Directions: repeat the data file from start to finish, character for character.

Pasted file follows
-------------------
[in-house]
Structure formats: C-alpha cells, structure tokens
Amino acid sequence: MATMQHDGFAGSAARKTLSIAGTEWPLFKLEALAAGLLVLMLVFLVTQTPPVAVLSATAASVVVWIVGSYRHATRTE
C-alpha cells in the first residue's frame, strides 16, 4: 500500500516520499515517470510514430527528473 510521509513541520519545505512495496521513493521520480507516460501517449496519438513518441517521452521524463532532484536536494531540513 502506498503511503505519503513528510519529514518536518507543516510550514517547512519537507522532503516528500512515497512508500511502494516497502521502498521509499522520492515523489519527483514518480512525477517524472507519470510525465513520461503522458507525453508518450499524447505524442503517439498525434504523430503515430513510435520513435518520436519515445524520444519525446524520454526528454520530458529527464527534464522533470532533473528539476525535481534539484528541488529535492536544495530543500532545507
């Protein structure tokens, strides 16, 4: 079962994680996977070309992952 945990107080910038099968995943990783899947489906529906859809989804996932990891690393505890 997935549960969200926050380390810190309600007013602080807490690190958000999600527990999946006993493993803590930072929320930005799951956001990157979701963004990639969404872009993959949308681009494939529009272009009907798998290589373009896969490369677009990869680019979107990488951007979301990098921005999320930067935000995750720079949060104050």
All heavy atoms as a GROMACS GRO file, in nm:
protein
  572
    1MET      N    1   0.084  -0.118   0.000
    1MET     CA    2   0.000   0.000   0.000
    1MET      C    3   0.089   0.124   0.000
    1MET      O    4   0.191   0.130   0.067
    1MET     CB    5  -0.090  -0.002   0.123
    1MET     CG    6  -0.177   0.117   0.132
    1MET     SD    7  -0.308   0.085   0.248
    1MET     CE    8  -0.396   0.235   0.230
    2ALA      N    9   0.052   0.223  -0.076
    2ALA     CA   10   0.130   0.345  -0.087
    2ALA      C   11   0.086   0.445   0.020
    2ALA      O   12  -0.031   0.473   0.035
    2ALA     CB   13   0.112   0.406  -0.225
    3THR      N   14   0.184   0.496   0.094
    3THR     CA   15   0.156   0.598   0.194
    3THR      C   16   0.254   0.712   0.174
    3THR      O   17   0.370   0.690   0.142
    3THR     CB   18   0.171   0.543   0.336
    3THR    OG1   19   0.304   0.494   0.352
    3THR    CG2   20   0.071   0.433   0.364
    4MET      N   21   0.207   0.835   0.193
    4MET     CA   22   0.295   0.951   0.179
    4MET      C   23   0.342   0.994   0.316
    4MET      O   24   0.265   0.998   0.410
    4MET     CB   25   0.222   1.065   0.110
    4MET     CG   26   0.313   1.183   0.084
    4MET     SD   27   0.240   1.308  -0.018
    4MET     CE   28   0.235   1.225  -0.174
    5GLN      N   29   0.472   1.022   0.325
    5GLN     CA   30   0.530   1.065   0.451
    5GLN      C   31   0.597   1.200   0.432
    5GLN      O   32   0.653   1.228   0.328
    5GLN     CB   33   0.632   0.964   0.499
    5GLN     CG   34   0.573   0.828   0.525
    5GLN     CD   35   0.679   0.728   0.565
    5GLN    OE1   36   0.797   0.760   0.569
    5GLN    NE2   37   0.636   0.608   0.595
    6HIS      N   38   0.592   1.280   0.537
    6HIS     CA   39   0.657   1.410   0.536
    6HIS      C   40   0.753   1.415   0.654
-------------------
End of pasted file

[in-house]
Structure formats: C-alpha cells, structure tokens
Amino acid sequence: MATMQHDGFAGSAARKTLSIAGTEWPLFKLEALAAGLLVLMLVFLVTQTPPVAVLSATAASVVVWIVGSYRHATRTE
C-alpha cells in the first residue's frame, strides 16, 4: 500500500516520499515517470510514430527528473 510521509513541520519545505512495496521513493521520480507516460501517449496519438513518441517521452521524463532532484536536494531540513 502506498503511503505519503513528510519529514518536518507543516510550514517547512519537507522532503516528500512515497512508500511502494516497502521502498521509499522520492515523489519527483514518480512525477517524472507519470510525465513520461503522458507525453508518450499524447505524442503517439498525434504523430503515430513510435520513435518520436519515445524520444519525446524520454526528454520530458529527464527534464522533470532533473528539476525535481534539484528541488529535492536544495530543500532545507
């Protein structure tokens, strides 16, 4: 079962994680996977070309992952 945990107080910038099968995943990783899947489906529906859809989804996932990891690393505890 997935549960969200926050380390810190309600007013602080807490690190958000999600527990999946006993493993803590930072929320930005799951956001990157979701963004990639969404872009993959949308681009494939529009272009009907798998290589373009896969490369677009990869680019979107990488951007979301990098921005999320930067935000995750720079949060104050």
All heavy atoms as a GROMACS GRO file, in nm:
protein
  572
    1MET      N    1   0.084  -0.118   0.000
    1MET     CA    2   0.000   0.000   0.000
    1MET      C    3   0.089   0.124   0.000
    1MET      O    4   0.191   0.130   0.067
    1MET     CB    5  -0.090  -0.002   0.123
    1MET     CG    6  -0.177   0.117   0.132
    1MET     SD    7  -0.308   0.085   0.248
    1MET     CE    8  -0.396   0.235   0.230
    2ALA      N    9   0.052   0.223  -0.076
    2ALA     CA   10   0.130   0.345  -0.087
    2ALA      C   11   0.086   0.445   0.020
    2ALA      O   12  -0.031   0.473   0.035
    2ALA     CB   13   0.112   0.406  -0.225
    3THR      N   14   0.184   0.496   0.094
    3THR     CA   15   0.156   0.598   0.194
    3THR      C   16   0.254   0.712   0.174
    3THR      O   17   0.370   0.690   0.142
    3THR     CB   18   0.171   0.543   0.336
    3THR    OG1   19   0.304   0.494   0.352
    3THR    CG2   20   0.071   0.433   0.364
    4MET      N   21   0.207   0.835   0.193
    4MET     CA   22   0.295   0.951   0.179
    4MET      C   23   0.342   0.994   0.316
    4MET      O   24   0.265   0.998   0.410
    4MET     CB   25   0.222   1.065   0.110
    4MET     CG   26   0.313   1.183   0.084
    4MET     SD   27   0.240   1.308  -0.018
    4MET     CE   28   0.235   1.225  -0.174
    5GLN      N   29   0.472   1.022   0.325
    5GLN     CA   30   0.530   1.065   0.451
    5GLN      C   31   0.597   1.200   0.432
    5GLN      O   32   0.653   1.228   0.328
    5GLN     CB   33   0.632   0.964   0.499
    5GLN     CG   34   0.573   0.828   0.525
    5GLN     CD   35   0.679   0.728   0.565
    5GLN    OE1   36   0.797   0.760   0.569
    5GLN    NE2   37   0.636   0.608   0.595
    6HIS      N   38   0.592   1.280   0.537
    6HIS     CA   39   0.657   1.410   0.536
    6HIS      C   40   0.753   1.415   0.654